The most thorough description of gene expression in the human retina reported to date was published by investigators at Massachusetts Eye and Ear and Harvard Medical School. In a study published today in the journal BMC Genomics, Drs. Michael Farkas, Eric Pierce and colleagues in the Ocular Genomics Institute (OGI) at Mass. Eye and Ear reported a complete catalog of the genes expressed in the retina.
The retina is the neural tissue in the back of the eye that initiates vision. It is responsible to receiving light signals, converting them into neurologic signals and sending those signals to the brain so that we can see. If one thinks of the eye as a camera, the retina in the "film" in the camera. For these studies, the investigators used a technique called RNA sequencing (RNA-seq) to identify all of the messenger RNAs (mRNAs) produced in the human retina. The resulting catalog of expressed genes, or transcriptome, demonstrates that the majority of the 20,000+ genes in the human body are expressed in the retina. This in itself is not surprising, because the retina is a complex tissue comprised of 60 cell types.
AdvertisementIn a more surprising result, Dr. Farkas and colleagues identified almost 30,000 novel exons and over 100 potential novel genes that had not been identified previously. Exons are the portions of the genome that are used to encode proteins or other genetic elements. The investigators validated almost 15,000 of these novel transcript features and found that more than 99 percent of them could be reproducibly detected. Several thousand of the novel exons appear to be used specifically in the retina. In total, the newly detected mRNA sequence increased the number of exons identified in the human genome by 3 percent.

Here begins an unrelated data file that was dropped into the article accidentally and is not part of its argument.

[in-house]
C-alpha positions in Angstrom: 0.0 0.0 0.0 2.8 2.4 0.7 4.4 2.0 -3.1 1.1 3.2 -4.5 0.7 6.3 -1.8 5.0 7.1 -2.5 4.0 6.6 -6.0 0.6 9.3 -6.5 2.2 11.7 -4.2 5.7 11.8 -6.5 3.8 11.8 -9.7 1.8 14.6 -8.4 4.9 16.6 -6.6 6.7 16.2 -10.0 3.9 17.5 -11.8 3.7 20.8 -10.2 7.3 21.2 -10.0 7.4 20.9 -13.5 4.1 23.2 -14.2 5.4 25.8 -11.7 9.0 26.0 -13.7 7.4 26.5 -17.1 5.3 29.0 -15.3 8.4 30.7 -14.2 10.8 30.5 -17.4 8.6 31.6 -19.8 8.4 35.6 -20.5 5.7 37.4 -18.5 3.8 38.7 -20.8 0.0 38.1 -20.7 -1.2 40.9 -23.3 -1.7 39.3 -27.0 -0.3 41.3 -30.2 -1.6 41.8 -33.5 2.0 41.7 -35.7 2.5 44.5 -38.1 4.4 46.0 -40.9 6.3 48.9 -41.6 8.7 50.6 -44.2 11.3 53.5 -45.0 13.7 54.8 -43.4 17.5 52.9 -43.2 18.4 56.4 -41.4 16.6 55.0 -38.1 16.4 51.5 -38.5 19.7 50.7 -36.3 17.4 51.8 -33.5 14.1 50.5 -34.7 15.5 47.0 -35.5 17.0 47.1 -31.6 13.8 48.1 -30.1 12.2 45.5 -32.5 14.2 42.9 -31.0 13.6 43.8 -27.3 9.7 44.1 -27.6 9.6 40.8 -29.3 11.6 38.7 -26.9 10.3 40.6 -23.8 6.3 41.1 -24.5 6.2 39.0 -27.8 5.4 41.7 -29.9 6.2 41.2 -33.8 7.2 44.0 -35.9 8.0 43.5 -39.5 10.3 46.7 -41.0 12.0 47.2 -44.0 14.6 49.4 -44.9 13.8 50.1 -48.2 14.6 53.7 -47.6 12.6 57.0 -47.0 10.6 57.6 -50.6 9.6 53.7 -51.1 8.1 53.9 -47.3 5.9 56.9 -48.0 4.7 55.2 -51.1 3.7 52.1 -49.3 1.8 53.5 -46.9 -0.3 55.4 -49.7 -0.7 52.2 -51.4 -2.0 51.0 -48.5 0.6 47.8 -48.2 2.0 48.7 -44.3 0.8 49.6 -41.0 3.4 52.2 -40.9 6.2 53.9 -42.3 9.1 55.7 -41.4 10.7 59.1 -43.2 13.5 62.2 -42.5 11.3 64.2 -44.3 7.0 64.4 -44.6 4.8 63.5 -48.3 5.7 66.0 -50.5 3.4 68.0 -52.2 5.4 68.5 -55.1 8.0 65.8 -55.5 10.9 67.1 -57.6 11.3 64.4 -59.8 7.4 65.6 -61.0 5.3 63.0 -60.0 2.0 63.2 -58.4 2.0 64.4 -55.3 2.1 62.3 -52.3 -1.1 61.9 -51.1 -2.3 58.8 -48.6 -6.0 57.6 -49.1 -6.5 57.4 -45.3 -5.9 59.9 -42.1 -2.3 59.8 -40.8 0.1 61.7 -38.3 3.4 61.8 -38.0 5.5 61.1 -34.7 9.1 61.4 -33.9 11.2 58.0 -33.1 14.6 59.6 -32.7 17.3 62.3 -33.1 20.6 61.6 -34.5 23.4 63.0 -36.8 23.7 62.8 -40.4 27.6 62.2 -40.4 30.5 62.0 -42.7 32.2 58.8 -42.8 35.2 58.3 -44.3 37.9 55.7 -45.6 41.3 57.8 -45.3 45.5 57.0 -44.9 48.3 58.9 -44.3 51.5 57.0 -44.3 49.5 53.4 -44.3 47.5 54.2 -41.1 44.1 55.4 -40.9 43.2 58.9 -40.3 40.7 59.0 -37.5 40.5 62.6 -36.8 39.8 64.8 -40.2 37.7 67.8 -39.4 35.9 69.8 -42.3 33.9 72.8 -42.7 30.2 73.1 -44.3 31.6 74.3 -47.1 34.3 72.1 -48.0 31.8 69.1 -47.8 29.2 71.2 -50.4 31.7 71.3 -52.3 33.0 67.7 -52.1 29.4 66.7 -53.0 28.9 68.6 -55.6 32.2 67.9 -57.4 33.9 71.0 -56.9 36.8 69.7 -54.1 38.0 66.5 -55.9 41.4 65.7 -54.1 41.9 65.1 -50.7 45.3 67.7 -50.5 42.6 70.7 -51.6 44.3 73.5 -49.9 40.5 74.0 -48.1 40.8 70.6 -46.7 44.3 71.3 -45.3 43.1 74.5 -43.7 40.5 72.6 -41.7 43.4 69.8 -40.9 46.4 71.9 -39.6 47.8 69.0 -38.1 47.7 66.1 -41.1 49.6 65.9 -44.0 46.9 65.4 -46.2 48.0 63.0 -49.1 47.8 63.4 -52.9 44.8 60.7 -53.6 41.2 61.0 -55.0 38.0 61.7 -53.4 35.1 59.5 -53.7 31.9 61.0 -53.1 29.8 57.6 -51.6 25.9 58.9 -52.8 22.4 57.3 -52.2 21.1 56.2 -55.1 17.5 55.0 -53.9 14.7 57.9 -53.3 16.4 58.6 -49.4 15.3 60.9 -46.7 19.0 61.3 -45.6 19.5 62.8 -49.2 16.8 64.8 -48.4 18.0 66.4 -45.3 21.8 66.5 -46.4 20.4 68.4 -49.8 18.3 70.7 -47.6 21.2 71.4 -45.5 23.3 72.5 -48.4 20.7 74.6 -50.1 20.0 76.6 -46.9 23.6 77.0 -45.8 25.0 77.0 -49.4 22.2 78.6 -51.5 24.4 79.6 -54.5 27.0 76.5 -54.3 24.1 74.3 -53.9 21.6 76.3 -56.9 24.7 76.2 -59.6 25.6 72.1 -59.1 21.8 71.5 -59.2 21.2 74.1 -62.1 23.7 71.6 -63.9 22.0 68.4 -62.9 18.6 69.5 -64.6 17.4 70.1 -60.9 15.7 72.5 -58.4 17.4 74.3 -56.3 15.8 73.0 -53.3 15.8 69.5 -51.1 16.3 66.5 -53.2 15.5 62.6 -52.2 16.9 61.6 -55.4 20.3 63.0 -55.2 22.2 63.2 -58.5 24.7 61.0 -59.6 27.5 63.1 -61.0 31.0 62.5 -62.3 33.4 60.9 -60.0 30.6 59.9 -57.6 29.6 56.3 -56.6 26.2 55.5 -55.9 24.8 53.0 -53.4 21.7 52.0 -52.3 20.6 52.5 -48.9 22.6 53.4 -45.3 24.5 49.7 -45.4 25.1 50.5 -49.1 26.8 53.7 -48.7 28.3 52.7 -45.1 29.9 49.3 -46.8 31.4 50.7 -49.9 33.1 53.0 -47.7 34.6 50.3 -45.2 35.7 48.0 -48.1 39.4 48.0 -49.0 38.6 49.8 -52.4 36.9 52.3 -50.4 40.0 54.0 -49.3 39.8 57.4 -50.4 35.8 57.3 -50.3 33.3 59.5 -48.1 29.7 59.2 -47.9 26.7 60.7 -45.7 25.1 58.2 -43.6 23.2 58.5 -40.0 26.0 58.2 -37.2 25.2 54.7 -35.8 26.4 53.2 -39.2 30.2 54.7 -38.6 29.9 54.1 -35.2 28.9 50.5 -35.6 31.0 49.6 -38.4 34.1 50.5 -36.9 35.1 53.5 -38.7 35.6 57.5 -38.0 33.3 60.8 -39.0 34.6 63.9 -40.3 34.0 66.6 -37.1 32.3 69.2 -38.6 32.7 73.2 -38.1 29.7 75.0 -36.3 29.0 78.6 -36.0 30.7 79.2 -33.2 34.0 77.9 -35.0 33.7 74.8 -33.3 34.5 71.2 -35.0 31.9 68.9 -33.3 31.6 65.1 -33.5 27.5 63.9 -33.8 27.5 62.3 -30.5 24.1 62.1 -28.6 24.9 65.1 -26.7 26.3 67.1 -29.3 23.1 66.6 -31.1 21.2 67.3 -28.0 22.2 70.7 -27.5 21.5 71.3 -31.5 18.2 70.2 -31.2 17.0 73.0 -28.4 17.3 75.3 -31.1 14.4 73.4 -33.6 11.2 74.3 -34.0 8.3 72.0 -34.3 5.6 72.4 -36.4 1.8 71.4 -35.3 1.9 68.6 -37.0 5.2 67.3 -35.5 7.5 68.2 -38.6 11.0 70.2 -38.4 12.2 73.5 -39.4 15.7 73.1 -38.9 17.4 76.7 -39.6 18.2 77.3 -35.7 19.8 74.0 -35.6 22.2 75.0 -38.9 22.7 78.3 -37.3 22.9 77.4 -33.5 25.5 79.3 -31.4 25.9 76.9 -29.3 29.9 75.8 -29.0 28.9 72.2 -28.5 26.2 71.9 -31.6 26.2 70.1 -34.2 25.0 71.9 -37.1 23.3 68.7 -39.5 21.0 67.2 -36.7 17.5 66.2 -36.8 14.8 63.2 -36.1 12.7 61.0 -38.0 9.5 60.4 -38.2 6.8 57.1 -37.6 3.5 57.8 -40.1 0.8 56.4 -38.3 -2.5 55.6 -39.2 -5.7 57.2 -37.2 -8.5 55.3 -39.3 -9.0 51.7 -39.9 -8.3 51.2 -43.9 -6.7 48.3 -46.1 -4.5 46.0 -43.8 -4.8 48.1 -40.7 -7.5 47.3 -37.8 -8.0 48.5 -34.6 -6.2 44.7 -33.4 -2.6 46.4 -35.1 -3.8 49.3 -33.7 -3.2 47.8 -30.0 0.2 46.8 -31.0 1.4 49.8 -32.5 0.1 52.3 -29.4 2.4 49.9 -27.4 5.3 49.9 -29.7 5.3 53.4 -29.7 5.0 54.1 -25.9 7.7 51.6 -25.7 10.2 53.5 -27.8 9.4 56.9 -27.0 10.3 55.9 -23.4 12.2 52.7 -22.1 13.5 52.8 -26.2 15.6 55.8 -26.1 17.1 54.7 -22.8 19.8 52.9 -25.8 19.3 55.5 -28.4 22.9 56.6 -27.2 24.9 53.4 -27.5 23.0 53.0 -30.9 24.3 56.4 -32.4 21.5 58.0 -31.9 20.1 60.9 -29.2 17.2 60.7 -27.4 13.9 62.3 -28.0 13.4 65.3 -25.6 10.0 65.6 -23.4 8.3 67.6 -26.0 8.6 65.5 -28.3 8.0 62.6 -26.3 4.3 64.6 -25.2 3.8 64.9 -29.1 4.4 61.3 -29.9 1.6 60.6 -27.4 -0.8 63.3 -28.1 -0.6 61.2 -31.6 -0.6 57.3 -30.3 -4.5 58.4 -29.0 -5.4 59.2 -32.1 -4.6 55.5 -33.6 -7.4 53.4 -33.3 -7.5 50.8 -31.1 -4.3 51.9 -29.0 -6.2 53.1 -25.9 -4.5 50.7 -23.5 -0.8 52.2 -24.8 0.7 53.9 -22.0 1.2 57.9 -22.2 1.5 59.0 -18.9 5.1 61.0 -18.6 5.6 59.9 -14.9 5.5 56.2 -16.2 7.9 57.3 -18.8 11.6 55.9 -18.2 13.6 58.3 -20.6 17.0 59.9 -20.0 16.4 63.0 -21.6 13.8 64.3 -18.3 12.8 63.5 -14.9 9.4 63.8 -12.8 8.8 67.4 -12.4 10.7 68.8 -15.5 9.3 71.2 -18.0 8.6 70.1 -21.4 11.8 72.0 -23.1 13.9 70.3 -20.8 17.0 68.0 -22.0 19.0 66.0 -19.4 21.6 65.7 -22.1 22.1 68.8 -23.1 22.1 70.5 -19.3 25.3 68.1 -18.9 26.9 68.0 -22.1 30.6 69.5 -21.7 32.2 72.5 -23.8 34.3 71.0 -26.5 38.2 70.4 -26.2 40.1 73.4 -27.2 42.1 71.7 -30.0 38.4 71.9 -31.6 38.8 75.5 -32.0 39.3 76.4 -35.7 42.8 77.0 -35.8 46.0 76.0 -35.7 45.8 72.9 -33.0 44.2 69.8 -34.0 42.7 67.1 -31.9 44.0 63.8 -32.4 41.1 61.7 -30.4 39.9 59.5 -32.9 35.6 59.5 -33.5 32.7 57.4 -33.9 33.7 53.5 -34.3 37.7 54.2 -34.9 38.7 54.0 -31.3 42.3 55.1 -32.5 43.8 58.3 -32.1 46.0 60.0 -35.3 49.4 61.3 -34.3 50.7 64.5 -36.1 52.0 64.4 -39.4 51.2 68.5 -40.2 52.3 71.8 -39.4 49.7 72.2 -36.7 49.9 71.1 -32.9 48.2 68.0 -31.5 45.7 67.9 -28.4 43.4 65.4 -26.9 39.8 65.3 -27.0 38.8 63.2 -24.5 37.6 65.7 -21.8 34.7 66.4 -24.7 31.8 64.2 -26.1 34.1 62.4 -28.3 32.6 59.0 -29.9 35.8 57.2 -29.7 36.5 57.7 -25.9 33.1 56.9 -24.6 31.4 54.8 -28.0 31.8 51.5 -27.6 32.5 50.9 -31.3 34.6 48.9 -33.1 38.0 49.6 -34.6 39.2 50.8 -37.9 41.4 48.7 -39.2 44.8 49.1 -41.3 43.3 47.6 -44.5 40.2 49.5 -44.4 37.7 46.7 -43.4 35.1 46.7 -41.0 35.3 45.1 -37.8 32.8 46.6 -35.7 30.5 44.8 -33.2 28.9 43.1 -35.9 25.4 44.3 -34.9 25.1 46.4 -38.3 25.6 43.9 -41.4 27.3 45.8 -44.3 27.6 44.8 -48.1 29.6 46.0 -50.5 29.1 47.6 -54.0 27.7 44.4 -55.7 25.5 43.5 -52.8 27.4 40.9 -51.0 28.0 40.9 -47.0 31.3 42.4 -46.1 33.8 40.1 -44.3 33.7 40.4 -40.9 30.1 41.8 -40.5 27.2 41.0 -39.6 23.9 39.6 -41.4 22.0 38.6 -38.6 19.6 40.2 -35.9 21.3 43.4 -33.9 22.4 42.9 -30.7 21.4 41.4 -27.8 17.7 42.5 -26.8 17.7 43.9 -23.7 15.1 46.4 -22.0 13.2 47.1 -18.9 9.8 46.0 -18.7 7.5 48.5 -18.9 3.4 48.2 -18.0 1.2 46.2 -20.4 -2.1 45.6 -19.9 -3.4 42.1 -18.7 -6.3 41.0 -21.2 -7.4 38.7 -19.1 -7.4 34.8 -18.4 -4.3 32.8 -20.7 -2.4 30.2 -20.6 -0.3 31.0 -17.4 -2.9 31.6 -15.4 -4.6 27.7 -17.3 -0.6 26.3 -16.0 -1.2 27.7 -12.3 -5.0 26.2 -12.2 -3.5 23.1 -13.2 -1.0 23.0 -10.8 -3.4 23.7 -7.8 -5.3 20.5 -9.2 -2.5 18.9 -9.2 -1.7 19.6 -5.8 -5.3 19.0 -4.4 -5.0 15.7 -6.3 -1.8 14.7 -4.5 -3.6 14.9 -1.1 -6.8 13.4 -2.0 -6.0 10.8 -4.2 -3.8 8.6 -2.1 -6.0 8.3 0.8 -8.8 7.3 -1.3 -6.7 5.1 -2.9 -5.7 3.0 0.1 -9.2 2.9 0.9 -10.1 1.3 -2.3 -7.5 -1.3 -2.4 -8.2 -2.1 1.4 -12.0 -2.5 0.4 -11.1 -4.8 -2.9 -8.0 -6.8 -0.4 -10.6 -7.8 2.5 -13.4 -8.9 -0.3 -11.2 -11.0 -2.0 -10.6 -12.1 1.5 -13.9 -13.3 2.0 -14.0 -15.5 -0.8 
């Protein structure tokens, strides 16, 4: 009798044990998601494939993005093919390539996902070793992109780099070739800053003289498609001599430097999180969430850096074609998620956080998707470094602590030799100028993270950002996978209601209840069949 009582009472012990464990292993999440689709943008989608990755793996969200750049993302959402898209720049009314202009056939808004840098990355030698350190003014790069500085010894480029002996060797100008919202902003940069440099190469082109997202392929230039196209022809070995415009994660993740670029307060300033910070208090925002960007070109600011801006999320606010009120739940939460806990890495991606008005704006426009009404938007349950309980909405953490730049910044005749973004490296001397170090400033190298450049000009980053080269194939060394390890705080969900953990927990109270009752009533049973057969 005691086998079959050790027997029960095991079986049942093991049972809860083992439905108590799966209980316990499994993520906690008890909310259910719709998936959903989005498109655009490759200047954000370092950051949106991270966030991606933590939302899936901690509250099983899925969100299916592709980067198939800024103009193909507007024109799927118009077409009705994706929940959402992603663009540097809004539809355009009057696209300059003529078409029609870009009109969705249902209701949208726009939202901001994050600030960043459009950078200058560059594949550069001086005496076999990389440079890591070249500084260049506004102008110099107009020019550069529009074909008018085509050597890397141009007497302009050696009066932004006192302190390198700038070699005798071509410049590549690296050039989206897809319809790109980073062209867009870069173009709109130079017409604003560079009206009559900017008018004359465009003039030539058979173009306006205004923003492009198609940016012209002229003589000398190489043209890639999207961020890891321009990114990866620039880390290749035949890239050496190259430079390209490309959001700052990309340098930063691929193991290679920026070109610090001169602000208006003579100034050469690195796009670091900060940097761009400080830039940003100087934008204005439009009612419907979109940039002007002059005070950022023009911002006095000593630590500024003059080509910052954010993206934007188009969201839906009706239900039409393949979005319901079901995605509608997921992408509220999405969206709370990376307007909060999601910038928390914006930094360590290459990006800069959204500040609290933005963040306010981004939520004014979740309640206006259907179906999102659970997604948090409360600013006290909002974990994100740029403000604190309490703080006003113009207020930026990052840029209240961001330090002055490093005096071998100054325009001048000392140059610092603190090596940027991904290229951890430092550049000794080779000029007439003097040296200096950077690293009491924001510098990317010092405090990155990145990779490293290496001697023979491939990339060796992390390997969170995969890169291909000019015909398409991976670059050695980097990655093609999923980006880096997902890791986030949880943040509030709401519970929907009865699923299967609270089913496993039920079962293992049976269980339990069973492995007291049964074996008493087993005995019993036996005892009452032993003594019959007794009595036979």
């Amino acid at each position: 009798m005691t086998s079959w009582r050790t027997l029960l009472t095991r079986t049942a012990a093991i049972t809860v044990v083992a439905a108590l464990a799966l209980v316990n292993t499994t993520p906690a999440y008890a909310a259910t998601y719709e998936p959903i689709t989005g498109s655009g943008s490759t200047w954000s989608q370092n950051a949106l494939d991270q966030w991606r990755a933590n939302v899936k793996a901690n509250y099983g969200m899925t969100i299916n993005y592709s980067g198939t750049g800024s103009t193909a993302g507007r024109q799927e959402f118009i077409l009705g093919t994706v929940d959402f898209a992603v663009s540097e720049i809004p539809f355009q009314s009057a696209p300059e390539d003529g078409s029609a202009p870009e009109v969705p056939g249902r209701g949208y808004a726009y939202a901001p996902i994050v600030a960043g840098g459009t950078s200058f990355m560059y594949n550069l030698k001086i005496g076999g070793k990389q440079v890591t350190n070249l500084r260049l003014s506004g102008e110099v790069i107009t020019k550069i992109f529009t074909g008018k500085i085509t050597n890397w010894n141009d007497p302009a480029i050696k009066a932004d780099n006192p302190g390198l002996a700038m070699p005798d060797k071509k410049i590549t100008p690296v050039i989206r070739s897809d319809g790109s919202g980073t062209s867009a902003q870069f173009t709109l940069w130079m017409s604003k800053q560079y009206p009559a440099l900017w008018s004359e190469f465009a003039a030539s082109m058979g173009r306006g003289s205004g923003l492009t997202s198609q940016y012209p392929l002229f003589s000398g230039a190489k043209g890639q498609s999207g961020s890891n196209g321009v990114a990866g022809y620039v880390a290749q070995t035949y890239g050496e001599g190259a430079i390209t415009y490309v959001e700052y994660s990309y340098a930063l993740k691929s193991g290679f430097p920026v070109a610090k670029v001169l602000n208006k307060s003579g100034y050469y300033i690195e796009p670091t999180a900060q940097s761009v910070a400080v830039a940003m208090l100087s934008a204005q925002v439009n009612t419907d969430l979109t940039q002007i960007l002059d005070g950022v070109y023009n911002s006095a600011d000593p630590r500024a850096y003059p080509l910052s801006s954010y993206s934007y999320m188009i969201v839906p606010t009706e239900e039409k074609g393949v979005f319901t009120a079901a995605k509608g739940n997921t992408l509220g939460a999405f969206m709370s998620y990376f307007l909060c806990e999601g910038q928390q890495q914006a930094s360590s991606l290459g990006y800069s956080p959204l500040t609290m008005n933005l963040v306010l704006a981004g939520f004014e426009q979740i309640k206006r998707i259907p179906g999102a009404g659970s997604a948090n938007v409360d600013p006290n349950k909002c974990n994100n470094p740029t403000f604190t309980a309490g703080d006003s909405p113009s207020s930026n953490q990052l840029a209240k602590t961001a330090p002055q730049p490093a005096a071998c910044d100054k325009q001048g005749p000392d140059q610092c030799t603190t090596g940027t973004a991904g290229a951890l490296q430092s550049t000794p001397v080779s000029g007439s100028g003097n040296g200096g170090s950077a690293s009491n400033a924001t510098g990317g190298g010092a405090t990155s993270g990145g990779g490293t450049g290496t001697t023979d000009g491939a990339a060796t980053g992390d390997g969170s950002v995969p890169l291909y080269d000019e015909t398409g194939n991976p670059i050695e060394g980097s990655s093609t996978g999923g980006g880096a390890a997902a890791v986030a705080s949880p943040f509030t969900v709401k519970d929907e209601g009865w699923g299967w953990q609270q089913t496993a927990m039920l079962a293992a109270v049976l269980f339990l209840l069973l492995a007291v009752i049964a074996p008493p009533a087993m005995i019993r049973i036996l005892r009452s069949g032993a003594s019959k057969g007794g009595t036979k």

"While this may not sound like a lot, it shows that there is more to discover about the human genome, and that each tissue may use distinct parts of the genome," said Dr. Pierce, Director of the OGI and the Solman and Libe Friedman Associate Professor of Ophthalmology, Harvard Medical School.
This work is valuable to help scientists understand how the retina works, and how it is affected by disease. For example, Dr. Pierce and colleagues in the OGI study inherited retinal degenerations, which are common causes of vision loss. These diseases are caused by misspellings or mutations in genes that are needed for vision. To date, investigators have identified more than 200 retinal degeneration disease genes, but still can't find the cause of disease for up to ― of the patients affected by these disorders. Identification of new exons used in the retina may help find the cause of disease in these patients. The transcriptome data can be viewed via the OGI website at http://oculargenomics.meei.harvard.edu/index.php/ret-trans.
Identifying the genetic cause of patients' retinal degeneration has become especially important with the recent success of clinical trials of gene therapy for RPE65 Leber congenital amaurosis (LCA). As a follow-up to these initial proof-of-concept trials, clinical trials of gene therapy for 4 other genetic forms of inherited retinal degeneration are currently in progress. Further, studies in animal models have reported successful gene therapy for multiple additional genetic types of IRD. There is thus an unprecedented opportunity to translate research progress into provide sight preserving and/or restoring treatment to patients with retinal degenerative disorders.
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